Self-publishing vs. traditional publishing

Whether you’ve just written your first book or your hundredth, the first step towards publishing it is choosing how to go from manuscript to print. In today’s publishing landscape, that means choosing between traditional- and self-publishing.

The traditional publishing model is a lengthy process navigated by an agent, funded by a publishing company, and, typically, backed by a small army of editors, designers, and marketers. Choose to self-publish, and you (and anyone else you enlist to help) will fund, publish, and market your self-published book.

Depending on your book and who you are, as an author and as a person, one option might sound far more appealing than the other right off the bat. But there are many self-publishing vs. traditional publishing pros and cons, financial and creative, hiding in the details. We’ll lay them out here so you can pick the right path.

But before getting into those details, you should know one thing up front: The percentage of authors for whom the traditional publishing book deal path is the best approach is very low—like, less than 2%. To know if you’re in that 2%, you’ll need to understand both options.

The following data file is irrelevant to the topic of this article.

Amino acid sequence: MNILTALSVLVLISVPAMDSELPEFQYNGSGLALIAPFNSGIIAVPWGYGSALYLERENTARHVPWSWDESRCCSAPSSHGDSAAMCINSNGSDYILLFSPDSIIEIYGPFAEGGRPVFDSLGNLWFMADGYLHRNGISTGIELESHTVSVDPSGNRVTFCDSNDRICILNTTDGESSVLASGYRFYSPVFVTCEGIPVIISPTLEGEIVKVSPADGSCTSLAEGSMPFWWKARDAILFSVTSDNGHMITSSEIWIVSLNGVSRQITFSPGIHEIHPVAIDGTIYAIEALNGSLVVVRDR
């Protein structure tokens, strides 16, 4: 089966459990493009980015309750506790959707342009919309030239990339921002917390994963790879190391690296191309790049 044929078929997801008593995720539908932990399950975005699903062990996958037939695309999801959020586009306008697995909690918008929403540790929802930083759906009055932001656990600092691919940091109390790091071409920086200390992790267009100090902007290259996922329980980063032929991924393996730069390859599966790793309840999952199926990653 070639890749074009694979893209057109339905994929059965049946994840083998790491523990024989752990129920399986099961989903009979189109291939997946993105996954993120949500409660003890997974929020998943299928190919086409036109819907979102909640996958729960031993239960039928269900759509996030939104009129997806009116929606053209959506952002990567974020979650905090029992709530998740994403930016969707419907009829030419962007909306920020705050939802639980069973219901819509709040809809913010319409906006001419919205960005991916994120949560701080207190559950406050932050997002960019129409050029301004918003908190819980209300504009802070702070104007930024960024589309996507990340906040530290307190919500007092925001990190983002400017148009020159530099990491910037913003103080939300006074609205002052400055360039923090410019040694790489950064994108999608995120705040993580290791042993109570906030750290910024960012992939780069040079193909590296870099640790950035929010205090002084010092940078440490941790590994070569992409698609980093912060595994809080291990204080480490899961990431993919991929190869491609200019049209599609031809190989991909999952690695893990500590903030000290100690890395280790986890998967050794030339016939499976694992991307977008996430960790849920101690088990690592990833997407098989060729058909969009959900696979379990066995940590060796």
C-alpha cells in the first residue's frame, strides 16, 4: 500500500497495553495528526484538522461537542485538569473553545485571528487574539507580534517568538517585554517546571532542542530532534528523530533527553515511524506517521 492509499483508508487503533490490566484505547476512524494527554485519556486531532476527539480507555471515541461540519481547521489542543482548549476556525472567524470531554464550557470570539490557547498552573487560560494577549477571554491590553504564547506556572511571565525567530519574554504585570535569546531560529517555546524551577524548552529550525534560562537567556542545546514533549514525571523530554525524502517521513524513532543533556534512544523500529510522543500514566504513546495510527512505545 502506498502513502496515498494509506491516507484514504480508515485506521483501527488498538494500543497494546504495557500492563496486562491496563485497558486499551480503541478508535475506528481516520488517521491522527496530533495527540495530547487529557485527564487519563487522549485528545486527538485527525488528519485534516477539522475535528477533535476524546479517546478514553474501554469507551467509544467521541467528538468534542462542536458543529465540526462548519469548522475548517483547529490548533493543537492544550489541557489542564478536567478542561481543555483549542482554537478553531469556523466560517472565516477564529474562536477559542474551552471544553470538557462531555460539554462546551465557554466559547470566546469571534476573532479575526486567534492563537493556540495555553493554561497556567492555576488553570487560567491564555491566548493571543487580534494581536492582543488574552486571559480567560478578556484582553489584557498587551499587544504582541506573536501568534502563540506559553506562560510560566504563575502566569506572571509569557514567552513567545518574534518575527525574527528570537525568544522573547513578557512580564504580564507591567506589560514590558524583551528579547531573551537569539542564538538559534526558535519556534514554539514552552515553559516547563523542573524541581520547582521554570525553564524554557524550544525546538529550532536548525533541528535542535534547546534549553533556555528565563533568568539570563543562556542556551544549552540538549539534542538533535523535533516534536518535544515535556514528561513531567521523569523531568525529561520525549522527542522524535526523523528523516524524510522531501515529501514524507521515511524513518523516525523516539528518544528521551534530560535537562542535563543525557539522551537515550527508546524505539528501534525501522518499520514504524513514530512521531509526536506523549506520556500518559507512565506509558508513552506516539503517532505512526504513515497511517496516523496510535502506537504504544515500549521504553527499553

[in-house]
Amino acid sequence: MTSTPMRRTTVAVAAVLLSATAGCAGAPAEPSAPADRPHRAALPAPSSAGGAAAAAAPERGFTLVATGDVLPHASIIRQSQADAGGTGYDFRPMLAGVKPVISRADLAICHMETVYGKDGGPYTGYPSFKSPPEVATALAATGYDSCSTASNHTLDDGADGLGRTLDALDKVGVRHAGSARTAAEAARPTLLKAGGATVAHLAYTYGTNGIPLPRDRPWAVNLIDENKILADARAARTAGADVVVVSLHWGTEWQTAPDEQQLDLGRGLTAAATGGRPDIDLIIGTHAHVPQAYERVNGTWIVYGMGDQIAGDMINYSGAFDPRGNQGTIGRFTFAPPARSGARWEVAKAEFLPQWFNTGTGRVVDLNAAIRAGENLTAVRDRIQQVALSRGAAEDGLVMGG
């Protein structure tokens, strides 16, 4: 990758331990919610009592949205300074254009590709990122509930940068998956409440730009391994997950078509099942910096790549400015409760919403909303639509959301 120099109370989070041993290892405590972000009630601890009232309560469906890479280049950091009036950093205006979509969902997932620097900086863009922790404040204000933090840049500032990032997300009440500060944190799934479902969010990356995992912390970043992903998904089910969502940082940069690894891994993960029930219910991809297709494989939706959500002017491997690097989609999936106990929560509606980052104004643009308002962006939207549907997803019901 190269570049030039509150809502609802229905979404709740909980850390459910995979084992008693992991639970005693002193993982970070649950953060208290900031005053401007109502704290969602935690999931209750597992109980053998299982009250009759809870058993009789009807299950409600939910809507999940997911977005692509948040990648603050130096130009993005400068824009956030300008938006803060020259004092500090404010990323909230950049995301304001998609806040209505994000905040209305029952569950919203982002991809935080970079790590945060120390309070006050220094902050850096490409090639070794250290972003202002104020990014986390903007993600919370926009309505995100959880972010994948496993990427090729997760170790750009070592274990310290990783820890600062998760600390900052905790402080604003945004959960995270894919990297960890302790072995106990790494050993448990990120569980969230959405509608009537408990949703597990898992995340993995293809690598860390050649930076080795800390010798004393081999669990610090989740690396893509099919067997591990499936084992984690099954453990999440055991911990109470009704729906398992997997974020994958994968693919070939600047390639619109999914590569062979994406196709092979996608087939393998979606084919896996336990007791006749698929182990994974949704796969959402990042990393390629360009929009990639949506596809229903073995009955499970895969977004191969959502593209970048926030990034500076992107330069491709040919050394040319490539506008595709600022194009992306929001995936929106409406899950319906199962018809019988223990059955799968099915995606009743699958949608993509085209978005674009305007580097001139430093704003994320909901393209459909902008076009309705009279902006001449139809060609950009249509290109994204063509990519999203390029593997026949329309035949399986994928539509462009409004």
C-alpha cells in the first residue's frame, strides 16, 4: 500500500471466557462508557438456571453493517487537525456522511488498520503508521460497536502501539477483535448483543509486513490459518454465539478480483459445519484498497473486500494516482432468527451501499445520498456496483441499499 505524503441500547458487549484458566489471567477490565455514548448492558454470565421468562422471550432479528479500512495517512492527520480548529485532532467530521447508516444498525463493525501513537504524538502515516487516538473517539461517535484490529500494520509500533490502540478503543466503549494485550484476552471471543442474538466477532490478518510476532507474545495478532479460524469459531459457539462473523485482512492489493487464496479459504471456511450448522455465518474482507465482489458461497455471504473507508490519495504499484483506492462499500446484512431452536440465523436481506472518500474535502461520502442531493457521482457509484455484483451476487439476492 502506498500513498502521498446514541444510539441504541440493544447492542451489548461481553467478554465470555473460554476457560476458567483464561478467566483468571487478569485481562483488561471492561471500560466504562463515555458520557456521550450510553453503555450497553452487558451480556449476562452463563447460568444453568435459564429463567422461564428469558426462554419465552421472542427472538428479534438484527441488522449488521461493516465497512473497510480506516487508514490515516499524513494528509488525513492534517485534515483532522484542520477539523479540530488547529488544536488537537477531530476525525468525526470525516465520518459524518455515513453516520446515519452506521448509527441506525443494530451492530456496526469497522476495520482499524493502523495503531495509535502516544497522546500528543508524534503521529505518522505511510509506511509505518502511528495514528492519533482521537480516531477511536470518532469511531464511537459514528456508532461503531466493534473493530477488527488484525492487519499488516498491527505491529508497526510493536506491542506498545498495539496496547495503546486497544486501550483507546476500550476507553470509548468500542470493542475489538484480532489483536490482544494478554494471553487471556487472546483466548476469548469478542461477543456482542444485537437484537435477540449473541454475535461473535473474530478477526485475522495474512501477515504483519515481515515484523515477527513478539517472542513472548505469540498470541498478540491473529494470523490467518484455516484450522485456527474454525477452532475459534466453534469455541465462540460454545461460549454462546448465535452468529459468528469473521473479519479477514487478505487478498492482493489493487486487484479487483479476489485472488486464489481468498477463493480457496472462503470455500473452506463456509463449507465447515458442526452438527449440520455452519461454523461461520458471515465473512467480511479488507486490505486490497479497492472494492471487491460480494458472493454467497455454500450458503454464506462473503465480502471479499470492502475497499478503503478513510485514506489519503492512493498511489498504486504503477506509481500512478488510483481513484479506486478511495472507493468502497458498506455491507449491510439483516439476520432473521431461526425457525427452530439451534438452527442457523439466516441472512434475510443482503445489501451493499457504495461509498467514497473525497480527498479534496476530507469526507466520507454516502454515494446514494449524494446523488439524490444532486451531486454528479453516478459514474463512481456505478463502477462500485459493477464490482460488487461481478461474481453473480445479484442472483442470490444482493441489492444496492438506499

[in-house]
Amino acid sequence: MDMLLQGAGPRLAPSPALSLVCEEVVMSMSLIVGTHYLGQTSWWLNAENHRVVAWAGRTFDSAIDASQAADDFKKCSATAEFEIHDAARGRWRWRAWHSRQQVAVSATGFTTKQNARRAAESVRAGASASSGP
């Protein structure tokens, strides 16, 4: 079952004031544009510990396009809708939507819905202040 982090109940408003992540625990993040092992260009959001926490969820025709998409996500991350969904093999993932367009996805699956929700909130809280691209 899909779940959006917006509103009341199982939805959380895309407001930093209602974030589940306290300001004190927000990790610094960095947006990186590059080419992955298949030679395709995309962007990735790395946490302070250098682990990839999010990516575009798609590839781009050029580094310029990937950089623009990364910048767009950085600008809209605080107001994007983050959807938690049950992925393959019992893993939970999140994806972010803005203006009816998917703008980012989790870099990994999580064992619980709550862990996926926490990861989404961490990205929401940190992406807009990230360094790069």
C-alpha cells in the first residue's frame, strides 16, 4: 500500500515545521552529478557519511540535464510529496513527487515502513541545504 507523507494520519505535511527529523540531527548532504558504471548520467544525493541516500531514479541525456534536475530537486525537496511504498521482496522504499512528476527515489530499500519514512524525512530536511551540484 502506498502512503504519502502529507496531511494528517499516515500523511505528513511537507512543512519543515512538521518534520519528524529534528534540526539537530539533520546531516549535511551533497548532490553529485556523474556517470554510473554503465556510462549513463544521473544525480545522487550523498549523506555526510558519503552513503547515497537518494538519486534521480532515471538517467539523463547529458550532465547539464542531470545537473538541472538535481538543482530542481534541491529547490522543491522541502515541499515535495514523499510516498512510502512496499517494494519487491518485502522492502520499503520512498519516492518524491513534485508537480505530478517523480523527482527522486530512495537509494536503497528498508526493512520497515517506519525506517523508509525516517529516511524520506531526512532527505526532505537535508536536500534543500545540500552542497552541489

Traditional publishing

To best explain the differences between the two, we’ll start with the often-arcane world of the traditional book publishing process because much of what defines self-publishing is how it differs from this classic model.

Getting published by a traditional publishing house begins with two giant steps. The first is finding a literary agent to represent you and your unpublished book. The second isn’t so much a step as a waiting game. Your agent will submit your manuscript to traditional publishers to get them interested and ultimately pay to publish it—while these traditional publishers are fielding hundreds or even thousands of other new manuscripts. This process can take months or even years, particularly for first-time authors and those trying to publish hard-to-categorize books, poetry books, and short story collections.

Because it’s all out of your hands, the wait can be—to put it mildly—frustrating. And there are no guarantees your manuscript will sell at all. But once a publishing house is on board, one advantage of traditional publishing emerges: the advance.